Just as there are different pathways to becoming a baker, there are also various ways to meet eligibility requirements for certification.

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How Much Money Does a Baker Make?

According to the Bureau of Labor Statistics (BLS), the median annual wage for bakers is $29,400. However, the lowest 10% of earners make less than $21,000 annually, and the highest 10% make more than $43,000 per year. As the average wage for all occupations is $41,950, bakers earn less than the national average. Also, since the median annual wages for all food processing workers is $30,960, as reported by BLS, bakers earn a lower wage on average.

Certain industries pay slightly higher-than-average wages. According to BLS, there are three industries that offer the highest earnings for bakers. These are as follows:

  • Food and beverage stores: $30,010
  • Bakeries and tortilla manufacturing: $29,810
  • Restaurants and other eating places: $27,540

In addition to industry type, how much money you make as a baker is also impacted by geographic location. Certain states offer higher wages than the average wage for all bakers. In fact, BLS reports five top-paying states for this occupation.

  • District of Columbia: $37,930 (annual mean wage)
  • Hawaii: $37,930
  • Wyoming: $37,500
  • Vermont: $36,900
  • Massachusetts: $36,740

The above five states all offer much higher wages than the national average for bakers of $29,400.

In addition to states, there are top-paying metropolitan areas for bakers. These larger cities and regions offer higher-than-average earnings for this occupation. BLS reports the five top-paying metro areas for bakers as follows:

  • Kahului-Wailuku-Lahaina, Hawaii: $42,890 (annual mean wage)
  • Burlington-South Burlington, Vermont: $40,200
  • Walla Walla, Washington: $40,100
  • San Jose-Sunnyvale-Santa Clara, California: $39,140
  • San Francisco-Oakland-Hayward, California: $38,640

While some metro areas have a high cost of living, some bakers opt to live in non-urban or non-metro regions. These areas offer lower costs of living, but they still offer higher-than-average wages. According to BLS, the five top-paying non-metropolitan areas for bakers include:

  • Western Wyoming non-metro area: $40,350
  • West North Dakota non-metro area: $40,070
  • Eastern Sierra-Mother Lode region of California: $39,430
  • Maryland non-metro area: $38,780
  • North Coast region of California: $35,570

What Is the Job Outlook for Bakers?

If you’re considering becoming a baker, now is a great time to pursue your goals. In fact, the Bureau of Labor Statistics (BLS), reports a projected 10 percent growth in employment over the next decade, slightly faster than the average growth for all occupations (eight percent). This growth is over twice as fast as the projected growth of four percent for all food processing workers. According to BLS, about 28,300 job openings for bakers are anticipated each year, on average, for the next 10 years. This favorable job outlook is appealing for aspiring bakers.

Much of the growth comes from the need to replace workers who retire from the profession or transfer to different occupations. But, the most critical factor impacting the favorable job outlook for bakers is population and income growth. As population increases in certain areas and income rises, a greater demand for specialty bakers will be needed. The industry will see greater demand for specialty products, such as cakes, cupcakes, and pies. Demand will spur grocery stores, restaurants, and retail bakeries to carry more specialty baked goods.

The only area of the baking industry that may see limited growth is food manufacturing. Due to technological advances and the use of automated machines and equipment to mass-produce baked items, employment for bakers in this area could be limited. However, overall, growth should remain favorable for this profession over the next 10 years.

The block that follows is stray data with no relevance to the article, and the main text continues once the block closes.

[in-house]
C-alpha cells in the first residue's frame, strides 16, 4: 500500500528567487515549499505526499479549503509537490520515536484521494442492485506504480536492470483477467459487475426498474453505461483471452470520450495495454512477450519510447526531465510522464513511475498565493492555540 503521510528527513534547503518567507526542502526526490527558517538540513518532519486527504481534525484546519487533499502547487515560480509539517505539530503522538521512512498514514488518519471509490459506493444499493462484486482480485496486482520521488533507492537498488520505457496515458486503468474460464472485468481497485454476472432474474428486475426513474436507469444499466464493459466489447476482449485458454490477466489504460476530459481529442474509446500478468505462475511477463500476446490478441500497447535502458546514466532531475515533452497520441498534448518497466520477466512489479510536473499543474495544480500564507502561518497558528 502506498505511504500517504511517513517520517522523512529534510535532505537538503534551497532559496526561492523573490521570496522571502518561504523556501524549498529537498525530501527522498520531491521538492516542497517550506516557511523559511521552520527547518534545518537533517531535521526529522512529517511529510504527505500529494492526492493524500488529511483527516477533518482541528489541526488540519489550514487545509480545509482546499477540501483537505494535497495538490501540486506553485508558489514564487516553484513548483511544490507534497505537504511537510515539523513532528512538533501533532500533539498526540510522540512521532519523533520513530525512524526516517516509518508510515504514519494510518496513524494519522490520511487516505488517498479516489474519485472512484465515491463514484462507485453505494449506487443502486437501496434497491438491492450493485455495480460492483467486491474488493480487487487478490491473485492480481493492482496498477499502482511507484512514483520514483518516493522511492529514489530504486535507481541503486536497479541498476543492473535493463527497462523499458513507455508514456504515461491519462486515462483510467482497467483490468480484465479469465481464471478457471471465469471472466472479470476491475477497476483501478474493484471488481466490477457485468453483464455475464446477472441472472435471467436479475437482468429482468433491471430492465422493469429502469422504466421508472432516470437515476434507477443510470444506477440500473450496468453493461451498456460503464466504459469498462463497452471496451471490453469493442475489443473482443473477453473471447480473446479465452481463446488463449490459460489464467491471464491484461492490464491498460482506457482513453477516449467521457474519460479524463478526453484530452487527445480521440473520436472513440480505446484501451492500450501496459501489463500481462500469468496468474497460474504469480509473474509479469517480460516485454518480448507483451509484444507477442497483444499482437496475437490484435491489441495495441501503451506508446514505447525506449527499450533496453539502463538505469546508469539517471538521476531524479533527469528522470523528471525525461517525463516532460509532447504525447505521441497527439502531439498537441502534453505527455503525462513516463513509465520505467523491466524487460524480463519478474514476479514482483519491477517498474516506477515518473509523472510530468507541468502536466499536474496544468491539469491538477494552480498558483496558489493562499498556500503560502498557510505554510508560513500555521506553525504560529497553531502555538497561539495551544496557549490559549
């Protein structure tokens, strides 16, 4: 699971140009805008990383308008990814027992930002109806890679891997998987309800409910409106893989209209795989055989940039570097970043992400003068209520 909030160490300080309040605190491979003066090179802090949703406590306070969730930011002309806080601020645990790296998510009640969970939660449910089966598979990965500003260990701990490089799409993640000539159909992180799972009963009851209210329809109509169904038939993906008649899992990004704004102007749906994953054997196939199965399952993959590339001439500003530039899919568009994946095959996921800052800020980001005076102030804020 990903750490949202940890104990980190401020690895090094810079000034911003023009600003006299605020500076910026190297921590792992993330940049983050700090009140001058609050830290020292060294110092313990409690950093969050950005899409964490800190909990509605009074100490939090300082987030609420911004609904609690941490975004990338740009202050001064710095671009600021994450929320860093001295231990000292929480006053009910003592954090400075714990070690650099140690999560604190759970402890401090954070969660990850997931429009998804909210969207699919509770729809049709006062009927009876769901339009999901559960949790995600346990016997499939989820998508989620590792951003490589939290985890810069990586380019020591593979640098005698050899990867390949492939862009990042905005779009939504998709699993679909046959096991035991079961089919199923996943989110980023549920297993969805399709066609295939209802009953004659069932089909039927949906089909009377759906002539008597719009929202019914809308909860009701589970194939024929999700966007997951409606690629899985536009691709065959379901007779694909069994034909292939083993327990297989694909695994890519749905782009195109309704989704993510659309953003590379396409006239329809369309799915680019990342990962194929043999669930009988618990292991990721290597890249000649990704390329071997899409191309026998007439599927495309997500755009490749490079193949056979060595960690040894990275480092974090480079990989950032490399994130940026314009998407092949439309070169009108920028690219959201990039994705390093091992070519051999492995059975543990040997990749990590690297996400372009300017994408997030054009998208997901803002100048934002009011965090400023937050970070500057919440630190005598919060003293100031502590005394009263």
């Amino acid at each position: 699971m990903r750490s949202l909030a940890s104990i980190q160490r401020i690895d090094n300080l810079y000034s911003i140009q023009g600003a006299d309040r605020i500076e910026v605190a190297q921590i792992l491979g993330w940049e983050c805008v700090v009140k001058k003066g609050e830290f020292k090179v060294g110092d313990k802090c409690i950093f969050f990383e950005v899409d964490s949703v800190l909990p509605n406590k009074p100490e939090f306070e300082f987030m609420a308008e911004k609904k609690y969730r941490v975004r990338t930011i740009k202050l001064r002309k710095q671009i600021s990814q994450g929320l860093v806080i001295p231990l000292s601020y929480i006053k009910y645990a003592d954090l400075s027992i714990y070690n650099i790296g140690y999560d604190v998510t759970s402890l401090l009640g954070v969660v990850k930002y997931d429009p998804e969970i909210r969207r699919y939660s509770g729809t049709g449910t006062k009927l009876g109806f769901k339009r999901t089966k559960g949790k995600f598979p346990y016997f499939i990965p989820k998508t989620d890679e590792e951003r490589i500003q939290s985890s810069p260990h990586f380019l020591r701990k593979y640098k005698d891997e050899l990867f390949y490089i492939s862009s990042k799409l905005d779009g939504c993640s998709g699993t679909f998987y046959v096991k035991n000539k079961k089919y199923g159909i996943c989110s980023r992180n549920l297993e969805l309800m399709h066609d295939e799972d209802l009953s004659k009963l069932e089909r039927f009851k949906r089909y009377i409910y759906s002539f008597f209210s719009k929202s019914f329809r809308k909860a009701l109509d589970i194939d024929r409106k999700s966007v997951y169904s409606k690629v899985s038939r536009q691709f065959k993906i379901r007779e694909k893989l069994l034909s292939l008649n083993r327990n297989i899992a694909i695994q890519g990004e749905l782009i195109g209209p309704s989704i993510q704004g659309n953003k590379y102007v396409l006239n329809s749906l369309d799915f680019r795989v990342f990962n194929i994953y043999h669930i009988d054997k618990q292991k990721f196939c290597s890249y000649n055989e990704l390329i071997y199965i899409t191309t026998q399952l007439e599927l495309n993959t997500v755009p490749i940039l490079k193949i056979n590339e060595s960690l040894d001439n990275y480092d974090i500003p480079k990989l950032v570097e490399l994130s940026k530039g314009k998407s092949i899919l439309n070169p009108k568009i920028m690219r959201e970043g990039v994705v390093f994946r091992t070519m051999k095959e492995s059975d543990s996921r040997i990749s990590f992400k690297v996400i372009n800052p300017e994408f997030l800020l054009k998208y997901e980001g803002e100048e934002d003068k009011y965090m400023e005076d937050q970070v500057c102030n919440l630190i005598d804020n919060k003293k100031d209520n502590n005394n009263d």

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What Is the Work Environment Like for Bakers?

Once you’ve completed your education for baker work, it’s important to understand the type of work environment you’ll face. According to the BLS, bakers held over 193,000 jobs last year. While this number may seem high, there are only four industries that employed the bulk of those in the baking profession. BLS reports the largest employers for bakers as follows:

  • Bakeries and tortilla manufacturing: 29%
  • Food and beverage stores: 28%
  • Restaurants and eateries: 18%
  • Self-employed bakers: 11%

The work as a baker can be stressful. Deadlines must be met and time-sensitive products baked. For example, daily production schedules must be followed so that enough baked goods are available. All baked goods, no matter how much is produced, must be consistently created. This means that quality matters.

The work environment also calls for bakers to be on their feet for long hours. Standing and preparing baked goods requires a certain level of stamina. Bakers must also be active when observing the baking process or cleaning equipment.

Safety Hazards for Bakers

The work environment of a bakery is generally safe, though potential dangers exist. For example, dough cutters, hot ovens, and mixing machines all pose potential safety issues. Bakers must be trained in safety methods. They should know how to safely operate all equipment to help eliminate risk and avoid injury. However, common injuries include burns, cuts, scrapes, and strains. Back pain and strain from moving heavy products, such as baking flour bags, can be avoided with proper lifting techniques. To help reduce risk of injury, bakers wear protective gloves and aprons and/or back supports.

Work Schedules of Bakers

Schedules vary by where a baker works. Some bakers work part-time jobs, while others work full-time ones. Grocery stores and restaurants sell baked goods, such as breads, cakes, and pies, throughout the day. As a result, bakers may show up for work early in the morning. However, it’s not uncommon for bakers to work evenings, weekends, and even holidays, as specialty goods are in high demand during these times. Commercial bakeries employ bakers to work evenings and weekends, as baked goods are produced continuously.

BDP Staff
January 2022

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This concludes our article on what is the best degree path for becoming a baker.

Brenda Rufener